Squizz: What Marie Kondo can teach us about finding joy in Canadian soccer

What can Marie Kondo teach us about Canadian soccer?

If that name somehow doesn’t ring a bell, Kondo is the suddenly ubiquitous home organizational expert who has, for years, extolled the virtues of analyzing our possessions and holding onto those that truly spark joy.

But our possessions aren’t just physical; they’re psychological too. We’re all bombarded daily with information from every corner. And, as the months and weeks have wound down towards the start of the Canadian Premier League’s inaugural season, that news has been coming fast and furious every day.

It’s been exciting, but it can also feel overwhelming at times.

So, in the spirit of the KonMari Method, I’ve plucked out five things we now know about the Canadian Premier League’s inaugural campaign that are bringing me the most joy.

Reconnecting with old friends

We’ve all got trinkets in our homes that get pulled out for special occasions but otherwise occupy an “out of sight, out of mind” space. Similarly, there are numerous Canadian players who’ve impressed in appearances with the national team but have had their overseas club careers mostly fly under the radar.

Now, players like Randy Edwini-Bonsu and Marcus Haber – still in the prime of their careers – have chosen to come home and showcase themselves to Canadian audiences (and national-team staffers) on a week-by-week basis.

There are also national team veterans like Marcel de Jong and Nik Ledgerwood, who have amassed over 100 Canada caps between them. They were both repatriated a few years ago, but their presence in the CPL will ensure they’re still front and centre in the Canadian soccer consciousness.

For us national team nerds, anything that makes tracking the player pool easier is a definite plus.

Closing up the cracks

Plants can make a wonderful addition to any household – but if they aren’t properly cared for, they’ll wither and die. This is, of course, a general statement and not something that’s repeatedly happened to me, a responsible and attentive adult.

Anyway, the point of this strained analogy is to note that Canada has, in the past, produced its share of promising young players whose careers ultimately suffered from the lack of a stable domestic environment in which they could hone their skills as a professional.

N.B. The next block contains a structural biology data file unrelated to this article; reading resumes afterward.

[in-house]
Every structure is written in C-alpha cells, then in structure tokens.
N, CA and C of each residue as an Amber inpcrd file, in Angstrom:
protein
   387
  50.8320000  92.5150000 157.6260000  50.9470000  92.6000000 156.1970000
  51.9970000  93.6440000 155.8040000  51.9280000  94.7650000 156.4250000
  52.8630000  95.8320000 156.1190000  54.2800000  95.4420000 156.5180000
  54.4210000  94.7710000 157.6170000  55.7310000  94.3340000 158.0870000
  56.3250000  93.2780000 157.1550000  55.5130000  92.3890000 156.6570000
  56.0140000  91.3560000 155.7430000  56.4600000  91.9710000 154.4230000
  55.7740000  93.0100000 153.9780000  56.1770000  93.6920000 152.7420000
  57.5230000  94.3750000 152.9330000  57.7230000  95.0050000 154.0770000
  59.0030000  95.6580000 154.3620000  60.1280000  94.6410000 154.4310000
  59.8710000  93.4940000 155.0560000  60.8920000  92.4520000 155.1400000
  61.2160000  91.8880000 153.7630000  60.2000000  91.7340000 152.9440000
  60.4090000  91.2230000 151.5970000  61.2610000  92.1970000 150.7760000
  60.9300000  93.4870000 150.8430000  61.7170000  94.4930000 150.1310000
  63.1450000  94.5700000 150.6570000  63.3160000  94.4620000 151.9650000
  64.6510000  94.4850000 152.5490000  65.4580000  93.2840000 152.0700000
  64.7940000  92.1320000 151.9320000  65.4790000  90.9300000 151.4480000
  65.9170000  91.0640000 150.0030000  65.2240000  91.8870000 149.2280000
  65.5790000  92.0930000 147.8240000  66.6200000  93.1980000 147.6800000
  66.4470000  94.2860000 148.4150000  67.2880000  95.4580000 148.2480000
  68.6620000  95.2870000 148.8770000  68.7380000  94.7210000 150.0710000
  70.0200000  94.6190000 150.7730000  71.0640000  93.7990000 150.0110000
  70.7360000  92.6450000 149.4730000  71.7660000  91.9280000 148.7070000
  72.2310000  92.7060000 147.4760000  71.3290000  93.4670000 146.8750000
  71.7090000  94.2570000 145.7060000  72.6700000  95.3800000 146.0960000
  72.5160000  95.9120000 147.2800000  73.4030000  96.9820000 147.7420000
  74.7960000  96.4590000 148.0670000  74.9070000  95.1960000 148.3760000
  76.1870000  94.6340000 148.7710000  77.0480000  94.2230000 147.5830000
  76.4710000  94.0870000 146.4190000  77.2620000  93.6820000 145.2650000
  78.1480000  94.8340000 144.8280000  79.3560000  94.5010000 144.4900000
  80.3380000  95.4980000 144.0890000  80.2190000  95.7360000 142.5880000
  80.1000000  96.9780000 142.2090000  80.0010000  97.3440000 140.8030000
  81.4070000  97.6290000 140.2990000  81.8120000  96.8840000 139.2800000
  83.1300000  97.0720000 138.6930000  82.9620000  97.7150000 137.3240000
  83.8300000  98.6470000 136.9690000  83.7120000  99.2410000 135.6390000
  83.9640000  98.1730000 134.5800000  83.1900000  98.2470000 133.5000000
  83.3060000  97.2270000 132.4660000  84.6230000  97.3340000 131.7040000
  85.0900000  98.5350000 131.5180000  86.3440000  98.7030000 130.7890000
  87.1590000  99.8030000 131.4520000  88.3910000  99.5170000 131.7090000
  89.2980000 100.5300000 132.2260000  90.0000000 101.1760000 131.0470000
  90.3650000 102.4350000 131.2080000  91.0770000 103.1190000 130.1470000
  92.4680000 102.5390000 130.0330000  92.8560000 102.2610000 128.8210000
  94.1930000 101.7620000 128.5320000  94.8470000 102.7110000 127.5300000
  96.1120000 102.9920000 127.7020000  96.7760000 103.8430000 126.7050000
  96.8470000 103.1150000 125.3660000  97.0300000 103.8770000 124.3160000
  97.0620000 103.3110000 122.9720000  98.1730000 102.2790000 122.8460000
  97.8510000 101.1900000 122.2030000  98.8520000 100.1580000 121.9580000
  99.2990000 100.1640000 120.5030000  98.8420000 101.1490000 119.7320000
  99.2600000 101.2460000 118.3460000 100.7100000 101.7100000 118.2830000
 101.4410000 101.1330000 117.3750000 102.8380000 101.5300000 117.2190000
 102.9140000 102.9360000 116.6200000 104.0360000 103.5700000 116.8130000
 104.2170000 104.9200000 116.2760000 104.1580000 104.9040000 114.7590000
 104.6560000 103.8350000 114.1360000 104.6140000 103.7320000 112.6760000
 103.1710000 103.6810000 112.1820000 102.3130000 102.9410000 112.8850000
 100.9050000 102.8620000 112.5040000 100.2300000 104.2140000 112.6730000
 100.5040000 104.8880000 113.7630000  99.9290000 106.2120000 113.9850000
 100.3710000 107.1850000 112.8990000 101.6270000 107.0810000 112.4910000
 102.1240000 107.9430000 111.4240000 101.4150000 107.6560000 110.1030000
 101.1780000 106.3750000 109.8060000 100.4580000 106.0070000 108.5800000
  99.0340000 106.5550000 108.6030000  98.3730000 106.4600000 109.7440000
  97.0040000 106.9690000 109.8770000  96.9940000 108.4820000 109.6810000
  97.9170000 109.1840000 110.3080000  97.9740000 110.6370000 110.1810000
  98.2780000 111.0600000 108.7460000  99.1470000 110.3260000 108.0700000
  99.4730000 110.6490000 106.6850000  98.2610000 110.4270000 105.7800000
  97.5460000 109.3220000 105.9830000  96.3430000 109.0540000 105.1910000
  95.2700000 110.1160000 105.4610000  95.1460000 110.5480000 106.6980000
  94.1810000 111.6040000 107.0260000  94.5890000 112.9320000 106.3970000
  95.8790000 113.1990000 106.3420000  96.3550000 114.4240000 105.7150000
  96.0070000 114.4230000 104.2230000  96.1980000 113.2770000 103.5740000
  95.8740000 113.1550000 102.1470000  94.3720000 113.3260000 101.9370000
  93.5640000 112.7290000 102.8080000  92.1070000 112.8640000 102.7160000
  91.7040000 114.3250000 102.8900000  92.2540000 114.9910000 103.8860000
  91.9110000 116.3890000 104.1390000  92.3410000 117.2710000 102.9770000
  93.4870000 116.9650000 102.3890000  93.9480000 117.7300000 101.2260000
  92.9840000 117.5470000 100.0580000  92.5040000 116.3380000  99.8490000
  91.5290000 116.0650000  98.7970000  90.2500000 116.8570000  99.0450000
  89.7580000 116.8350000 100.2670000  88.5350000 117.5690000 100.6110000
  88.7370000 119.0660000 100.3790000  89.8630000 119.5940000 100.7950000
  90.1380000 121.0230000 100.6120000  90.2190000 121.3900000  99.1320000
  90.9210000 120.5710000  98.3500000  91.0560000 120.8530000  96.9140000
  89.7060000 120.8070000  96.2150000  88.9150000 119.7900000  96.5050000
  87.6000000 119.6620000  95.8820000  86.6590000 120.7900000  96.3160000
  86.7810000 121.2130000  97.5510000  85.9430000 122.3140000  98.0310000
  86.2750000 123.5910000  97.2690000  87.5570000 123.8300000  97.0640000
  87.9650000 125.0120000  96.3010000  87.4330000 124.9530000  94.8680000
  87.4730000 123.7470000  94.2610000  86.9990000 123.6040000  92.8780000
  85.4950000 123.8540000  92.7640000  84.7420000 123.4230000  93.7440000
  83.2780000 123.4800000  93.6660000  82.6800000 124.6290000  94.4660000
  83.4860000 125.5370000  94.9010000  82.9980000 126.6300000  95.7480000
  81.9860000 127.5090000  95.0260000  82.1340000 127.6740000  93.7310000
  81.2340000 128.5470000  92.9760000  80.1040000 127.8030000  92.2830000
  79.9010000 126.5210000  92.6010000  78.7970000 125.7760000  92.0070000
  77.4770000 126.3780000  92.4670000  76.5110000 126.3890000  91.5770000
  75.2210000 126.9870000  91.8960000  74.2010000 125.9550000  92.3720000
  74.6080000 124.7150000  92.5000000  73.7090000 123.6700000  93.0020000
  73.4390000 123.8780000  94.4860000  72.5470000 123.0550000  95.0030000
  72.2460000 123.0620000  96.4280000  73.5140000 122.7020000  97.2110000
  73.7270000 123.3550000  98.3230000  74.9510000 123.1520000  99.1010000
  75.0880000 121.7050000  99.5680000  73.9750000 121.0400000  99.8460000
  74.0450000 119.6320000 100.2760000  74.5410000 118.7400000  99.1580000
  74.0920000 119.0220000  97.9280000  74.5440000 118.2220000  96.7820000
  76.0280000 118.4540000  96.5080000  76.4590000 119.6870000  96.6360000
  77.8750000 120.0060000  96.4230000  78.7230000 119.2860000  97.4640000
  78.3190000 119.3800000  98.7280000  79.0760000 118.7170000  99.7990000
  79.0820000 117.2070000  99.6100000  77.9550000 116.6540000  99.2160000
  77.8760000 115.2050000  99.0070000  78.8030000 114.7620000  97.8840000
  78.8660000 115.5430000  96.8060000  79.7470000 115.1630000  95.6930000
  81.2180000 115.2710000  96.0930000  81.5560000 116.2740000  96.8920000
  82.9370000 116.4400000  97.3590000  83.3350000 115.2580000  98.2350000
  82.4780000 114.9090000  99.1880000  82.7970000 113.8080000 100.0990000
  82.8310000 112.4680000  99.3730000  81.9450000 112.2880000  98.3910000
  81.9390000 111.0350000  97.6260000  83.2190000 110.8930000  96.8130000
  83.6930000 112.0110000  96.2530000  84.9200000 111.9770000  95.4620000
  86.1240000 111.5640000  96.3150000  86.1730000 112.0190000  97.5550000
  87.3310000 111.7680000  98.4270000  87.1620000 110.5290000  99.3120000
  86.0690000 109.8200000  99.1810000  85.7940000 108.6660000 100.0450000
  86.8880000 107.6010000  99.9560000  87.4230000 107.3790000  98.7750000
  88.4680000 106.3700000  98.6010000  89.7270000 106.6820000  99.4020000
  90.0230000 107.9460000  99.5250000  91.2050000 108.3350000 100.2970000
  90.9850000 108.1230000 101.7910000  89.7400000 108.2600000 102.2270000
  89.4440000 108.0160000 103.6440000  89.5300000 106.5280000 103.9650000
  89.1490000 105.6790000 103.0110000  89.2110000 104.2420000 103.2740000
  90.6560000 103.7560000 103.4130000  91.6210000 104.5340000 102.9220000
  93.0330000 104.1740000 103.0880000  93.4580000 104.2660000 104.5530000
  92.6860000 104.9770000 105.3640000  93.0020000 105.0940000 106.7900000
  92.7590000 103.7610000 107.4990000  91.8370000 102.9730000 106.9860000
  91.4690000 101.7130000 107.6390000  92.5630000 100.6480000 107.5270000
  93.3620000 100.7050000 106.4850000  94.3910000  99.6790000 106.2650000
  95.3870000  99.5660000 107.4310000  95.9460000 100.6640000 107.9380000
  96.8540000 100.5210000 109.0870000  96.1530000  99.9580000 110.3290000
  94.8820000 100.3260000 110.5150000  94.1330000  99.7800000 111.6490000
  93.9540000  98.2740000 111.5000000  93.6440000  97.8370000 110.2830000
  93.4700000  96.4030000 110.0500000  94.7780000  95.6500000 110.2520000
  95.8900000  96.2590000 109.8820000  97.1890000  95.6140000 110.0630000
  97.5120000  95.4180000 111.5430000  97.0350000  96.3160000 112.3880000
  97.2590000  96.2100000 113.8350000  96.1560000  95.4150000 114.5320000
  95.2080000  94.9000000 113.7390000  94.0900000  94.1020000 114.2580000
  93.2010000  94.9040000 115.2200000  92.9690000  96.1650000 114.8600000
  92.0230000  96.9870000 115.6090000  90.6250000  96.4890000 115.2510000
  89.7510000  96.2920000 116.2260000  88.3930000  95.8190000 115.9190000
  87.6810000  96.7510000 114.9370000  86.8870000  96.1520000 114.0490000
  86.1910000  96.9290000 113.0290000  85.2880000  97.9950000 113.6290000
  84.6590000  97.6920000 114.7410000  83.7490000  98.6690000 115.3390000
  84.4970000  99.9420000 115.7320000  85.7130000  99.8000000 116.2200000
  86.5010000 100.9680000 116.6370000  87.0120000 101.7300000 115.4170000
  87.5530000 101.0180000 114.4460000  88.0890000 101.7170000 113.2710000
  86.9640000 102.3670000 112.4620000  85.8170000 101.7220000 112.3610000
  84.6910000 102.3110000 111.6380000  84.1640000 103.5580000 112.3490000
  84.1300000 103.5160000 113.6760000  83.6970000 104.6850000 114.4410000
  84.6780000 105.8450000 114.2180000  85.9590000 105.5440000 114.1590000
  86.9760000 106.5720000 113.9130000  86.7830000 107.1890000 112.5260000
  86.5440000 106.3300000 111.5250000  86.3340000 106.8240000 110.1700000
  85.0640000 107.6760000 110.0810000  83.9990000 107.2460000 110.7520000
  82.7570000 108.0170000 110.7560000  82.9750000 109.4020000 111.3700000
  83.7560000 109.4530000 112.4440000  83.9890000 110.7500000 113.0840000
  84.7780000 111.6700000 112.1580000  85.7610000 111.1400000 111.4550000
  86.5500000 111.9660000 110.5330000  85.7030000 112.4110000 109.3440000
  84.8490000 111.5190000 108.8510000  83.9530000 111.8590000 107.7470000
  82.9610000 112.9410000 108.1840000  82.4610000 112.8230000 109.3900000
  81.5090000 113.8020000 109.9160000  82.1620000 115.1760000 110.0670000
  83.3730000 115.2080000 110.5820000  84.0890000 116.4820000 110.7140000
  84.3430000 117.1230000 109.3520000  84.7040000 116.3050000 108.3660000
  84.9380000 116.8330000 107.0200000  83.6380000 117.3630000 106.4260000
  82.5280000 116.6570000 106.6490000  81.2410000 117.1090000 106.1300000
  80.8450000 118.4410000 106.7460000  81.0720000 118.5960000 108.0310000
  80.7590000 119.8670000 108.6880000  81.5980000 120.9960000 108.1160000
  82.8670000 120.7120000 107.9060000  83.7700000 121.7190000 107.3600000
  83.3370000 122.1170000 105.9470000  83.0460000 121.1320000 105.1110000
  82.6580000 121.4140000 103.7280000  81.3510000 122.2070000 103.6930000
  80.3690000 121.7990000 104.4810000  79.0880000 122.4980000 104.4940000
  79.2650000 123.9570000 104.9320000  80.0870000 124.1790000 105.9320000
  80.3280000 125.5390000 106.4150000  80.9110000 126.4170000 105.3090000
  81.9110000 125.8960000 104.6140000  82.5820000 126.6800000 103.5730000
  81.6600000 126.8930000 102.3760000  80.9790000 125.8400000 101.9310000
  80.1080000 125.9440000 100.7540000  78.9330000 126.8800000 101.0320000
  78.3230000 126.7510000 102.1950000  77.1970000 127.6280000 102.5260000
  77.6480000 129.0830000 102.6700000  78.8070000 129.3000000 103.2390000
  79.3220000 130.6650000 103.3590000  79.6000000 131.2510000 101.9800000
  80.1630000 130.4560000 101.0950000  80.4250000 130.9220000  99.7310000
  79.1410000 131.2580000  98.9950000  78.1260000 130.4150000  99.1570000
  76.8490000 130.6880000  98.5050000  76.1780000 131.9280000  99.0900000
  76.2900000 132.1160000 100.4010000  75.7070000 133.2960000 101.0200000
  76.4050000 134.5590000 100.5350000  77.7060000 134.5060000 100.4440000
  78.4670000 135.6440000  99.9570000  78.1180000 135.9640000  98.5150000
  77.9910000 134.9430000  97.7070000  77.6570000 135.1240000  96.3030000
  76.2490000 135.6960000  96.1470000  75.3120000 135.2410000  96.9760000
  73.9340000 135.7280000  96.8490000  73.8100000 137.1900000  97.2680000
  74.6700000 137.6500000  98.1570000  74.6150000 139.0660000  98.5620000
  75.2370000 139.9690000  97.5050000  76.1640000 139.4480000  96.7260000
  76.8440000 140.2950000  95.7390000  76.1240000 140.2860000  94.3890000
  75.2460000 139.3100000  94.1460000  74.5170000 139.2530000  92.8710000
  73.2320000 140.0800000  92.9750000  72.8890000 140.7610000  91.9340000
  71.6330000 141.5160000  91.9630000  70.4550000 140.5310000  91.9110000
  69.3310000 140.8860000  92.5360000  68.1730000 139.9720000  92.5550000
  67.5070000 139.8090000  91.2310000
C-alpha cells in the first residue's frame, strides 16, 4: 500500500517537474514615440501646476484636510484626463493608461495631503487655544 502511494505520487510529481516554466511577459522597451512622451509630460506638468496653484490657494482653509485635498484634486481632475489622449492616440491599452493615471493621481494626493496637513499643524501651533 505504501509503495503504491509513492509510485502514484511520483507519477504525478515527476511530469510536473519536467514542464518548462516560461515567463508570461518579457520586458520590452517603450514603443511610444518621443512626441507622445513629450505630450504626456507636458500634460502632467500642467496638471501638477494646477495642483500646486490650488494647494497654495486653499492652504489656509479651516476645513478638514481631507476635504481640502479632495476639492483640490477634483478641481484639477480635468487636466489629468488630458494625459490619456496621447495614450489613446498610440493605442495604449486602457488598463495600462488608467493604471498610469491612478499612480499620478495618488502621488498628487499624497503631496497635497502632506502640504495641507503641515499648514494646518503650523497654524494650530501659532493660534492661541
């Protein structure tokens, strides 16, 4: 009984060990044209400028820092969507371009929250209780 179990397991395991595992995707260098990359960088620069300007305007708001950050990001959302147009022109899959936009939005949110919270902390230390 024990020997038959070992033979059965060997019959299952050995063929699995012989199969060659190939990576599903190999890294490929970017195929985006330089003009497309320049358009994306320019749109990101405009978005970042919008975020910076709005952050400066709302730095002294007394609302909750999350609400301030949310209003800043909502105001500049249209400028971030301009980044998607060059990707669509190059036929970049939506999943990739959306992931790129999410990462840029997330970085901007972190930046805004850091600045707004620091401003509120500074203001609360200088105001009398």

That’s why it’s been invigorating to see a wave of national youth team standouts – guys like Luca Gasparotto, Kadin Chung, Marco Carducci, Quillan Roberts, Manny Aparicio and Dylan Carreiro – landing with CPL clubs where they can show fellow Canadians (and the rest of the world) exactly what they can do.

And, just like houseplants, they’ve got to remember to stay well-hydrated, too.

Kadin Chung, Pacific FC.
Kadin Chung, Pacific FC.

Something to play for

Joy can’t be an omnipresent condition; it has to come in bursts. Otherwise, it loses its potency. That’s why the league’s format – with a split season and big championship final – is so fascinating.

Team starts hot? Great. But don’t get complacent or you’ll get knocked off your perch. Team starts cold (like, 2012’s “worst team in the world” cold)? Don’t worry; there’s still the chance to retool and redeem yourselves in the dog days of summer.

No format will ever be perfect, but what we’ve ended up with in CPL is a neat twist on what we’ve become accustomed to in northern North America – and it could get even spicier in the future if, as has been teased, the league eventually introduces some form of promotion-relegation.

New paths to glory

Even the sunniest optimist would find trouble keeping a straight face while predicting that a CPL club will reign as champions of the world at the 2020 FIFA Club World Cup. But unlikely or not, it could technically happen – and the fact that we now have an official invite to the global footballing party is surely a cause for celebration.

Even if a CPL club doesn’t reach the upper echelons of continental play right away, there’s still the tantalizing possibility of new matchups, rivalries and club-defining moments in this year’s Voyageurs Cup, which will feature all seven CPL teams.

Besides, I’m pretty patient; I’m fine waiting to see a CPL club beat Real Madrid until, say, 2021 or even 2022. No rush.

Being a part of history

Every home has its memorable firsts: the first meal, the first night spent living in it, the first time you foolishly leave the fridge open and ruin all the groceries (again, just another hypothetical example).

Likewise, we know all kinds of big firsts for the CPL already: The first contingent of head coaches, the first game’s location and participants, many of the first players. But a big one that’s yet to be determined is when, how and by whom the league’s first goal will be scored.

It will likely come in the league’s inaugural match, between Forge FC and York9 FC on April 27. But as someone who’ll be there for the league’s second match – between Pacific FC and HFX Wanderers on April 28 – I’m greedily holding out hope that it can wait 24 hours.

Whether or not I get to experience that momentous goal live, I know there will be plenty of other history made throughout the season in a league that some of us long-time fans weren’t sure would ever come to fruition. And that, above all, is bringing me great joy.